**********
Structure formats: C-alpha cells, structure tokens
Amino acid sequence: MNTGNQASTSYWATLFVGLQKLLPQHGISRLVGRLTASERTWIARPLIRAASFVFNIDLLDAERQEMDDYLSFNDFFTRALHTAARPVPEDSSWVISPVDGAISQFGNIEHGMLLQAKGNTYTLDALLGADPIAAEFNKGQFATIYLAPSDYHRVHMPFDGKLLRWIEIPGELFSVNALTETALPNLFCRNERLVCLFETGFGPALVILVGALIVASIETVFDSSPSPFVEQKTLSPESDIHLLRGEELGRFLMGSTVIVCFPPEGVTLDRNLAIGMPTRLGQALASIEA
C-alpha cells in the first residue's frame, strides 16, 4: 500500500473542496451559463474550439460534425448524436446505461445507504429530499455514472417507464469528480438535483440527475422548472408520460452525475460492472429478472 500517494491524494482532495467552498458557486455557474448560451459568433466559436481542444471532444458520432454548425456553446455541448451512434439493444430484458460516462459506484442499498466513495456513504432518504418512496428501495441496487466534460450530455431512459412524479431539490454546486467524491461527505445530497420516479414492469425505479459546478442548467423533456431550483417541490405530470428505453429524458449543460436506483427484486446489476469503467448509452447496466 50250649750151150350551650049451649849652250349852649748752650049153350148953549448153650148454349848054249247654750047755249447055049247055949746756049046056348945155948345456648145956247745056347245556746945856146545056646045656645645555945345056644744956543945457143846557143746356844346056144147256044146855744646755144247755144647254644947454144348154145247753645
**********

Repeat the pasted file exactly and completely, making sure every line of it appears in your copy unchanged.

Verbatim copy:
Structure formats: C-alpha cells, structure tokens
Amino acid sequence: MNTGNQASTSYWATLFVGLQKLLPQHGISRLVGRLTASERTWIARPLIRAASFVFNIDLLDAERQEMDDYLSFNDFFTRALHTAARPVPEDSSWVISPVDGAISQFGNIEHGMLLQAKGNTYTLDALLGADPIAAEFNKGQFATIYLAPSDYHRVHMPFDGKLLRWIEIPGELFSVNALTETALPNLFCRNERLVCLFETGFGPALVILVGALIVASIETVFDSSPSPFVEQKTLSPESDIHLLRGEELGRFLMGSTVIVCFPPEGVTLDRNLAIGMPTRLGQALASIEA
C-alpha cells in the first residue's frame, strides 16, 4: 500500500473542496451559463474550439460534425448524436446505461445507504429530499455514472417507464469528480438535483440527475422548472408520460452525475460492472429478472 500517494491524494482532495467552498458557486455557474448560451459568433466559436481542444471532444458520432454548425456553446455541448451512434439493444430484458460516462459506484442499498466513495456513504432518504418512496428501495441496487466534460450530455431512459412524479431539490454546486467524491461527505445530497420516479414492469425505479459546478442548467423533456431550483417541490405530470428505453429524458449543460436506483427484486446489476469503467448509452447496466 50250649750151150350551650049451649849652250349852649748752650049153350148953549448153650148454349848054249247654750047755249447055049247055949746756049046056348945155948345456648145956247745056347245556746945856146545056646045656645645555945345056644744956543945457143846557143746356844346056144147256044146855744646755144247755144647254644947454144348154145247753645